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Author (up) Bhukya, K. A., Ramasubbareddy, S., Govinda, K., & Srinivas, T. A. S. url  doi
openurl 
  Title Adaptive Mechanism for Smart Street Lighting System Type Journal Article
  Year 2019 Publication Smart Intelligent Computing and Applications Abbreviated Journal  
  Volume 160 Issue Pages 69-76  
  Keywords Lighting  
  Abstract The adaptive street light has the ability to adapt to the motion of cycles, cars and pedestrians. It uses motion as well as light sensors to detect the traffic and light around. It dims when there is no movement on the road, and is brightened when there is any activity. Smart street lights are very dissimilar from the old methods of lighting. It is an automated system that will be able to automate the streets. The main objective of these lights is to decrease the utilization of power, while no activity is detected on the street. It will be switched ON while there are pedestrians and cars on the street or else they will get dimmed to 20% of the brightness. The proposed approach gives a method to conserve power by using the PIR sensors to sense the incoming traffic and hence turning ON a cluster of lights surrounding the traffic. As the traffic is passing by, the street lights left behind will dim on its own. Hence, a lot of power can be conserved. Also, during the day time when there is no need of light the LDR sensor will sense the light and the light will remain switched OFF. This smart street light system comes under the domain of smart city.  
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  Notes Approved no  
  Call Number IDA @ intern @ Serial 2723  
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Author (up) Bielli, A.; Alfaro-Shigueto, J.; Doherty, P.D.; Godley, B.J.; Ortiz, C.; Pasara, A.; Wang, J.H.; Mangel, J.C. url  doi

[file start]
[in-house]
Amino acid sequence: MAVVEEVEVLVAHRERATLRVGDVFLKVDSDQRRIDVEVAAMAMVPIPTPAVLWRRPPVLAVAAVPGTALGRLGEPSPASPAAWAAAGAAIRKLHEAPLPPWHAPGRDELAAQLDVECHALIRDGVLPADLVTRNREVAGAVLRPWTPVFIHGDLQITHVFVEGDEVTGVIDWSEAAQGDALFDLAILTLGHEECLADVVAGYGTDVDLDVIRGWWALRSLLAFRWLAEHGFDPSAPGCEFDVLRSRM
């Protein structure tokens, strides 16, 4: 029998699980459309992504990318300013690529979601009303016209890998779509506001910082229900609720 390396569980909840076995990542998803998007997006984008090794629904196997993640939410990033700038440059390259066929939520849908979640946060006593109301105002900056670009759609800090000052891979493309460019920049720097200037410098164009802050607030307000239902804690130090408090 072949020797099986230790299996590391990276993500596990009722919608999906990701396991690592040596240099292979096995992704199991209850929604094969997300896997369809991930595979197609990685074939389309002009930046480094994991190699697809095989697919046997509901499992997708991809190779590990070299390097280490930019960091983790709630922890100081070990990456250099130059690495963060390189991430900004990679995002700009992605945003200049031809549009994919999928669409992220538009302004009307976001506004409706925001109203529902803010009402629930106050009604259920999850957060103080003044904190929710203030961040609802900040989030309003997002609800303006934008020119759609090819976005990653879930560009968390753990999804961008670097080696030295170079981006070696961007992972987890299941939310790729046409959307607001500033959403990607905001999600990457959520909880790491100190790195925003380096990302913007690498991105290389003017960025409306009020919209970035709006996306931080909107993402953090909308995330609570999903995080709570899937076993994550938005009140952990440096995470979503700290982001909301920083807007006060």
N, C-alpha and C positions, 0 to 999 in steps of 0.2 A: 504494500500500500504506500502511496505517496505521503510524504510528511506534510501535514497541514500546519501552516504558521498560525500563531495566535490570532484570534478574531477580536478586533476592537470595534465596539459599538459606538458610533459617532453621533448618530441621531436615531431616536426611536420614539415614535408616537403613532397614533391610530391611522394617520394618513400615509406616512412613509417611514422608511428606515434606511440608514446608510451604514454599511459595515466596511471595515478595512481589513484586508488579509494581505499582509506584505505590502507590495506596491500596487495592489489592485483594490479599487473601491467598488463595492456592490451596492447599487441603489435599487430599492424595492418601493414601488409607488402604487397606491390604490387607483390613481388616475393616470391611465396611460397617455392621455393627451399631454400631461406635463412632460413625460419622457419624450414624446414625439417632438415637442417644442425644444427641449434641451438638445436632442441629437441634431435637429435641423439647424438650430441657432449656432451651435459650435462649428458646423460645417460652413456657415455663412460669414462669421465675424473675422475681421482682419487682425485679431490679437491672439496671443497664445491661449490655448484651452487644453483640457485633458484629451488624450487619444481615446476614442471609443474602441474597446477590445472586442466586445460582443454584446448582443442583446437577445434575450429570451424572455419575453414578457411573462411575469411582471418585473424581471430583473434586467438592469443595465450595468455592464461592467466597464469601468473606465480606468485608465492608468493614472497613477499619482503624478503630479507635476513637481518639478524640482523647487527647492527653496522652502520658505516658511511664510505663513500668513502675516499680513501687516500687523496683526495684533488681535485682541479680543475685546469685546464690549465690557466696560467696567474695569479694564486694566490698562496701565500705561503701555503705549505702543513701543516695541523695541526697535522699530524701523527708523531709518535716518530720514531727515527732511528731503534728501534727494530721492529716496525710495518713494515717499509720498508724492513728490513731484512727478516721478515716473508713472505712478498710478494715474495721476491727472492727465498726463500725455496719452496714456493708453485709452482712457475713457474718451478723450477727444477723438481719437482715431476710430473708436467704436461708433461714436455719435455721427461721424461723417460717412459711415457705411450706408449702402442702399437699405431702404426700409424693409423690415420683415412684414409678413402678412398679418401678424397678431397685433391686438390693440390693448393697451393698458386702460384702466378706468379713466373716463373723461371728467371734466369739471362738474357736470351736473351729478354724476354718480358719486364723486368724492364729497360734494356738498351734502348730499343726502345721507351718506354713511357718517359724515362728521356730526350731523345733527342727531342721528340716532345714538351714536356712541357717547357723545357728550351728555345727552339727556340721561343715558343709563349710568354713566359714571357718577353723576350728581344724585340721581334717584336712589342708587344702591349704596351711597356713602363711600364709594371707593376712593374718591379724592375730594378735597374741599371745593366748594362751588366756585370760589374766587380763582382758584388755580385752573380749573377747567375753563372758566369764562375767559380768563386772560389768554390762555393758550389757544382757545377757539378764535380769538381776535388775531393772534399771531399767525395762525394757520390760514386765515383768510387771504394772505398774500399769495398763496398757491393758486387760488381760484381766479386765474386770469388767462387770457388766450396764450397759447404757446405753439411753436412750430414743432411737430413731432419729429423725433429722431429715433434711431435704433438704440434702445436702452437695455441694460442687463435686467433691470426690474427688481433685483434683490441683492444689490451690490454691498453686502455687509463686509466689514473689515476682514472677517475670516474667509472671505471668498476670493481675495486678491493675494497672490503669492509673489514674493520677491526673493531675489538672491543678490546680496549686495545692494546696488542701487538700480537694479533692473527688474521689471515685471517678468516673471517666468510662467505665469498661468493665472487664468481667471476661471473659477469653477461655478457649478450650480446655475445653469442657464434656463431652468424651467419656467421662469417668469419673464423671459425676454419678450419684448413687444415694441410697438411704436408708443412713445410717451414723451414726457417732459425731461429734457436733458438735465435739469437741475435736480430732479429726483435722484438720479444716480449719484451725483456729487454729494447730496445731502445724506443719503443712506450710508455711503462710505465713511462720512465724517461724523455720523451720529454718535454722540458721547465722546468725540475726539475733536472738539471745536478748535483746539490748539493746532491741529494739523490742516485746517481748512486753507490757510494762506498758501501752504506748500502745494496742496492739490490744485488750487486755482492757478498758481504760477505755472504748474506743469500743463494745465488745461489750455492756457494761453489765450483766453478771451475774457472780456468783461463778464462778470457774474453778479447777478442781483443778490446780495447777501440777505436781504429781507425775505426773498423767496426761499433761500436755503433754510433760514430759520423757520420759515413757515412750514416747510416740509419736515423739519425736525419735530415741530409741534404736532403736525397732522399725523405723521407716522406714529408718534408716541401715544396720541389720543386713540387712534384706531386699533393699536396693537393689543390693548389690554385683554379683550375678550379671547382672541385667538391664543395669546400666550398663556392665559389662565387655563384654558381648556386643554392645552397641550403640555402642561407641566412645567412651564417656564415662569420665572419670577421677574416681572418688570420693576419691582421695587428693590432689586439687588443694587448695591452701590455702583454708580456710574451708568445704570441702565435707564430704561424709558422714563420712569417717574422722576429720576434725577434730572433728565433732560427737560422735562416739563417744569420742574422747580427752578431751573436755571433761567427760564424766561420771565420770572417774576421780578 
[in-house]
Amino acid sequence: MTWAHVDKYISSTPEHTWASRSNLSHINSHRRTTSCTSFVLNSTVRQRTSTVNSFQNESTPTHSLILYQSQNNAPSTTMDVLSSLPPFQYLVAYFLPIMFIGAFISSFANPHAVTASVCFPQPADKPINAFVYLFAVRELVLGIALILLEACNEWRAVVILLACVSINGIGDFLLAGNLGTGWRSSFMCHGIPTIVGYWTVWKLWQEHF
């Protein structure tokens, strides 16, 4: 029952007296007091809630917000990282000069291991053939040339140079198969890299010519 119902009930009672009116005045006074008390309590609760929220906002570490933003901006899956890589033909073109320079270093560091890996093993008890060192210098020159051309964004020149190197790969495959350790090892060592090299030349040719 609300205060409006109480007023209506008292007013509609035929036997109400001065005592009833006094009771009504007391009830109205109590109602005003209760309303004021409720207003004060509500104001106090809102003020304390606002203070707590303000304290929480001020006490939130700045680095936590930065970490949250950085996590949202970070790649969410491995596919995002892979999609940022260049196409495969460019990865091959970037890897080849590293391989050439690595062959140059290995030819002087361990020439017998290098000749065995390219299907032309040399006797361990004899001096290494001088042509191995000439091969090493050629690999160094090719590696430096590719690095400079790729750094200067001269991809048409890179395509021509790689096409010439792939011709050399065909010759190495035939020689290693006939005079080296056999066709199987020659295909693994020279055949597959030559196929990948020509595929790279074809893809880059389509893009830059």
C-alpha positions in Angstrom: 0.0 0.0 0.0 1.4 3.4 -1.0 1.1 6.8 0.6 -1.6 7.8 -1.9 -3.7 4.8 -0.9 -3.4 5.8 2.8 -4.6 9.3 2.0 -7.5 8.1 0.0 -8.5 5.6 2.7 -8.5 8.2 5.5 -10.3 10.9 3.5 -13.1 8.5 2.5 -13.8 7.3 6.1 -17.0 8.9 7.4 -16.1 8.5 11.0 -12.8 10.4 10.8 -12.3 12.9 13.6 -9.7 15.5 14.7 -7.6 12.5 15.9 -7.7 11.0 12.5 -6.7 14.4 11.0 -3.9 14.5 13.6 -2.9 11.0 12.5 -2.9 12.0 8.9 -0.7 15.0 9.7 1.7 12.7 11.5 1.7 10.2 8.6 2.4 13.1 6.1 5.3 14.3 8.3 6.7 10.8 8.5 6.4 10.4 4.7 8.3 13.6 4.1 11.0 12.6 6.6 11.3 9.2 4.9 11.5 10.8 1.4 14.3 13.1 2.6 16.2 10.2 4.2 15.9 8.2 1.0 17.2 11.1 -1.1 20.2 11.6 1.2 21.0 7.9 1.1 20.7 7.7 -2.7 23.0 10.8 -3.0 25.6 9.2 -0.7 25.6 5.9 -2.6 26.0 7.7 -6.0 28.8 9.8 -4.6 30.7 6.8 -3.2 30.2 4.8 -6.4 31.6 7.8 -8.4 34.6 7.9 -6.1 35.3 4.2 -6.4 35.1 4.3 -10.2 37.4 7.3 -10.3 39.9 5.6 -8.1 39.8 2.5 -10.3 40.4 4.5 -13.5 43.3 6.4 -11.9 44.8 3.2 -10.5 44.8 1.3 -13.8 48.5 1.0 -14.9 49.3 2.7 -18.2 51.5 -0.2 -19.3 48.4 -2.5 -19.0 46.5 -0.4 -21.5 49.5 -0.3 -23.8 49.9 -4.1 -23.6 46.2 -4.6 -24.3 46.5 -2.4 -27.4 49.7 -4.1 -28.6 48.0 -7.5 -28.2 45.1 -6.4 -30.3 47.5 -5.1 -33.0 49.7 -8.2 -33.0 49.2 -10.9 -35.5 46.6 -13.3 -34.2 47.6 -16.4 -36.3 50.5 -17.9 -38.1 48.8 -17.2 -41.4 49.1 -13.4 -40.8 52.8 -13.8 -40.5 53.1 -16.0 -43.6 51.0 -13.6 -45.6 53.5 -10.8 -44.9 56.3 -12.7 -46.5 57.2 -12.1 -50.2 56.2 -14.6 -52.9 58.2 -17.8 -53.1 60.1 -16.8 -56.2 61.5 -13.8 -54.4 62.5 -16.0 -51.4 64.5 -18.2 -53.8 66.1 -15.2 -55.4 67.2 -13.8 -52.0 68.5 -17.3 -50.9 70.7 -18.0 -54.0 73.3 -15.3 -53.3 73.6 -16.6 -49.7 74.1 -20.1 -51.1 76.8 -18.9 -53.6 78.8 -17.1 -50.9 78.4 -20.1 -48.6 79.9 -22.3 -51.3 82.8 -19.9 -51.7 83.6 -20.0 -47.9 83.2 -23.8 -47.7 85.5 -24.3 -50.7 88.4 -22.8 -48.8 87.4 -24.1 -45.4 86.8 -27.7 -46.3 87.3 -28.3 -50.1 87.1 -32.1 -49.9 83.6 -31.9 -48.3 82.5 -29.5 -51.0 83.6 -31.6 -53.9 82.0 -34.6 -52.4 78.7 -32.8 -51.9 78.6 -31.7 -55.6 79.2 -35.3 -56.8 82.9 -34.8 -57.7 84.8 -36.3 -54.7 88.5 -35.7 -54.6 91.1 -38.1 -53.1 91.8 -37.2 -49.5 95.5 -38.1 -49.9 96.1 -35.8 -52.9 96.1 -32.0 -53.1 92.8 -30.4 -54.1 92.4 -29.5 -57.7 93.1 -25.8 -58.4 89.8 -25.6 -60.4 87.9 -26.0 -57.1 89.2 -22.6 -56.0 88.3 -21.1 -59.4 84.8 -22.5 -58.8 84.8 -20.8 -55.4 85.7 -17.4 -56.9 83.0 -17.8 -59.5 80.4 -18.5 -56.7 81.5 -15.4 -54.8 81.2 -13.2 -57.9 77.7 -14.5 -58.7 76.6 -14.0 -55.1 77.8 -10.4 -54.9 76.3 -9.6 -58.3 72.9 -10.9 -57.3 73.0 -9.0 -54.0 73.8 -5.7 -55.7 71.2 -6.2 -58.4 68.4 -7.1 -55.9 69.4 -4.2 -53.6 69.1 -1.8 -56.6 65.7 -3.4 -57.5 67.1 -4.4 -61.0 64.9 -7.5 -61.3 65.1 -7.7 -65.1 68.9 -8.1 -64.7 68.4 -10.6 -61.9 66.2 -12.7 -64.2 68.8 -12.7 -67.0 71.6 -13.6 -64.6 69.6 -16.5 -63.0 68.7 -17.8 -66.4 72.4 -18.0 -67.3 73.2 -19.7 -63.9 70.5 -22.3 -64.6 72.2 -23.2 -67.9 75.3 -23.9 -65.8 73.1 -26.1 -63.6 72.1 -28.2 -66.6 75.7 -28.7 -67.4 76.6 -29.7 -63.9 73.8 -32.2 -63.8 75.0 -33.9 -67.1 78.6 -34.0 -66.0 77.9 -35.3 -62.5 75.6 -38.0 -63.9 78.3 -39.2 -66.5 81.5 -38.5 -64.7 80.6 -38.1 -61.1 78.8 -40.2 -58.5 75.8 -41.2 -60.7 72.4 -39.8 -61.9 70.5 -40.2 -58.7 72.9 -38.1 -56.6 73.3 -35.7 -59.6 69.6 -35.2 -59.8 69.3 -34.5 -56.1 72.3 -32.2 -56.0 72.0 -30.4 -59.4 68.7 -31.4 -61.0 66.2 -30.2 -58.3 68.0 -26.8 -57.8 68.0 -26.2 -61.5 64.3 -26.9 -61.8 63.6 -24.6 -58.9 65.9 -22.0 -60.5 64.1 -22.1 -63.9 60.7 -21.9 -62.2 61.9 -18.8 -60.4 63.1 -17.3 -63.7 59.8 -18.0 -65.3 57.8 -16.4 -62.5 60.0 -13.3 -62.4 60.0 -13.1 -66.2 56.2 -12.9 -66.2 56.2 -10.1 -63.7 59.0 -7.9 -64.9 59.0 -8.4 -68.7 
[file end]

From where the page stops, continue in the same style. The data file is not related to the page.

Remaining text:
openurl 
  Title An illuminating idea to reduce bycatch in the Peruvian small-scale gillnet fishery Type Journal Article
  Year 2019 Publication Biological Conservation Abbreviated Journal Biological Conservation  
  Volume Issue Pages in press  
  Keywords Animals  
  Abstract Found in the coastal waters of all continents, gillnets are the largest component of small-scale fisheries for many countries. Numerous studies show that these fisheries often have high bycatch rates of threatened marine species such as sea turtles, small cetaceans and seabirds, resulting in possible population declines of these non-target groups. However, few solutions to reduce gillnet bycatch have been developed. Recent bycatch reduction technologies (BRTs) use sensory cues to alert non-target species to the presence of fishing gear. In this study we deployed light emitting diodes (LEDs) – a visual cue – on the floatlines of paired gillnets (control vs illuminated net) during 864 fishing sets on small-scale vessels departing from three Peruvian ports between 2015 and 2018. Bycatch probability per set for sea turtles, cetaceans and seabirds as well as catch per unit effort (CPUE) of target species were analysed for illuminated and control nets using a generalised linear mixed-effects model (GLMM). For illuminated nets, bycatch probability per set was reduced by up to 74.4 % for sea turtles and 70.8 % for small cetaceans in comparison to non-illuminated, control nets. For seabirds, nominal BPUEs decreased by 84.0 % in the presence of LEDs. Target species CPUE was not negatively affected by the presence of LEDs. This study highlights the efficacy of net illumination as a multi-taxa BRT for small-scale gillnet fisheries in Peru. These results are promising given the global ubiquity of small-scale net fisheries, the relatively low cost of LEDs and the current lack of alternate solutions to bycatch.  
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  Series Volume Series Issue Edition  
  ISSN 0006-3207 ISBN Medium  
  Area Expedition Conference  
  Notes Approved no  
  Call Number GFZ @ kyba @ Serial 2779  
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Author (up) Birriel, J. J.; Adkins, J. K. url  openurl
  Title Sky Brightness at Zenith During the January 2019 Total Lunar Eclipse Type Journal Article
  Year 2019 Publication The Journal of the American Association of Variable Star Observers Abbreviated Journal  
  Volume 47 Issue 1 Pages 94  
  Keywords Skyglow